Shevenge (2019)

Rating: D

Dir: Staci Layne Wilson and others
Star: Vanessa Gomez, Brooke Lewis, Cortney Palm, Cici Lau

Not the first female-directed anthology in horror, since this follows in the footsteps of XX (2017). And, surprise: it has more or less the same set of positives and negatives as that. Though a lot of these are common to many anthologies – not least that, by their very nature, they’re going to be variable. At least in XX, I believe the components were made specifically for inclusion there. This is more like a horror shorts mix-tape. A dozen pre-existing films on the topic of women’s vengeance have their credits removed (which, on occasion, makes it hard to tell where one ends and the next begins), and are stitched together in four loosely-connected sections such as “Anger Mismanagement”, introduced by a housewife from hell (Gomez).

Saying the results are uneven would be like calling the Himalayas “slightly uphill”. Three of the twelve are decent enough that you wouldn’t mind seeing a feature-length version of them. Lady Hunters has a middle-aged trio of vigilantes, taking out the trash, and gained points for its amusingly accurate depiction of moving a dead body. Glass Ceiling is about two hitwomen, who decided to take matters into their own hands, after discovering that they are getting lower pay than their male colleagues for the same work. And Metamorphosis (top) plays like a distaff version of an Anthony Wong flick like Human Pork Chop, with a restaurateur finding a tasty way to get rid of the evidence left behind after the death of her abusive spouse.  None of these overstay their welcome, and they also go easy on the didactic lecturing.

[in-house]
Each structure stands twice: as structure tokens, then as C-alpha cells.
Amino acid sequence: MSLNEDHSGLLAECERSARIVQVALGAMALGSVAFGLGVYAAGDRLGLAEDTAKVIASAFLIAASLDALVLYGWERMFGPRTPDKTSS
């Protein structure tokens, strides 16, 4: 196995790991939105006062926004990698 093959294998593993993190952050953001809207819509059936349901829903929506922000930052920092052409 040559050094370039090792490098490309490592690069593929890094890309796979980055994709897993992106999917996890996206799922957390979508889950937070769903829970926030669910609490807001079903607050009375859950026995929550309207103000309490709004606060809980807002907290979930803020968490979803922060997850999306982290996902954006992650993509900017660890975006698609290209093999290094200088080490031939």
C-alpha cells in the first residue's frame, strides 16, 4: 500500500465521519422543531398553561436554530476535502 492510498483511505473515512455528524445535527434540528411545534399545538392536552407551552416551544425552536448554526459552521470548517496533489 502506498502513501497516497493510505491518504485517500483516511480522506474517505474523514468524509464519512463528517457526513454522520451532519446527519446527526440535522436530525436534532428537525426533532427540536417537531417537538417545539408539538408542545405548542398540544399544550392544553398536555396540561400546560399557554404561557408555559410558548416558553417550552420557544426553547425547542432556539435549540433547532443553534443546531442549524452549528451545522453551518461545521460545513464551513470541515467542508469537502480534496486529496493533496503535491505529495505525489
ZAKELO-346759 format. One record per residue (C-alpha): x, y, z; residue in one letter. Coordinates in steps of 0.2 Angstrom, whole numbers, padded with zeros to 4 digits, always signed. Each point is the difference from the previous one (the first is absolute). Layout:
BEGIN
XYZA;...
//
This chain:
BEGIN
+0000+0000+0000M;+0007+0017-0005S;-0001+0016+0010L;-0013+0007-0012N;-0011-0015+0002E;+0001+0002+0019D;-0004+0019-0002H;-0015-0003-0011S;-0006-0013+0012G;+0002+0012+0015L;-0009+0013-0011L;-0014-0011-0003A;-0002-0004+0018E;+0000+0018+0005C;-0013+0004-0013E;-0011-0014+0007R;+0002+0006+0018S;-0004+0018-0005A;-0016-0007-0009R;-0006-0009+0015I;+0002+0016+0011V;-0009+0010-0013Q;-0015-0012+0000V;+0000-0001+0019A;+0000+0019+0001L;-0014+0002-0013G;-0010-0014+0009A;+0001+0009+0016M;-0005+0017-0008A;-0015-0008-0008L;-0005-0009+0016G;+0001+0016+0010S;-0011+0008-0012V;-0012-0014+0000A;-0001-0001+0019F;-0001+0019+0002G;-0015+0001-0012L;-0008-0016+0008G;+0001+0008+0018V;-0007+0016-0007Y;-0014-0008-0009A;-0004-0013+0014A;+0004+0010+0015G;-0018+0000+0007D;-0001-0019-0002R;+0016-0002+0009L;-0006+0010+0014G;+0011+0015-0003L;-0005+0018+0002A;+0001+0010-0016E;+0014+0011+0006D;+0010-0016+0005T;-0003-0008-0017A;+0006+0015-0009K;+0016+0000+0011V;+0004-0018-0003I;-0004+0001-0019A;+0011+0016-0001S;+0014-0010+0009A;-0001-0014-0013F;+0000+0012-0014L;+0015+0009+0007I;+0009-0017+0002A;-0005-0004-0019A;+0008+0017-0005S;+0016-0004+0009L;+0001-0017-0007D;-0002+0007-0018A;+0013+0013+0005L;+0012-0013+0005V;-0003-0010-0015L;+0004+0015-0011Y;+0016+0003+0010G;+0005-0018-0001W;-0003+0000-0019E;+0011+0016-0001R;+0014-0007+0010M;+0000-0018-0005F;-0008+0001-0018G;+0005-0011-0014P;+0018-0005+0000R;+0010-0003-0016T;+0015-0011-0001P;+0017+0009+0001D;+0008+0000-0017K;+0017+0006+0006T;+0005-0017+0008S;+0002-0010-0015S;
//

The others… not so much. They frequently topple over into rampaging misandry, and as a whole, this comes over as less empowering than bitter screeching. Too many of the film-makers seem to confuse being anti-man with being pro-woman; they’re not the same thing at all. [I’m pretty sure the gender ratio of those being mean to women isn’t the 11:1 or thereabouts portrayed here]. As a result, the agendas become painfully apparent when you’re sitting through slightly different flavours of the same “all men are bastards” recipe time and again. That doesn’t exactly improve with repetition, shall we say. I should mention Chris was similarly unimpressed, so this isn’t just the voice of my white male privilege gaslighting you on behalf of the patriarchy, or whatever.

The apparently obligatory experimental short, Just A Girl represents the low-point. It had me asking Chris if I could bring her anything from the kitchen, in a shallow attempt to escape the copious art-wankiness, and probably needs to come with a warning. Not for the strobing lights, but because it sucks. And sucks in a pretentious fashion, to boot. With a running time of 118 minutes, this is a good thirty too long; producer Wilson probably needed to have been better at saying “No,” and meaning it, with regard to some of the offerings. Never mind #MeToo, I’m going with #NoThanks. Or, at least, #NotAllWomen.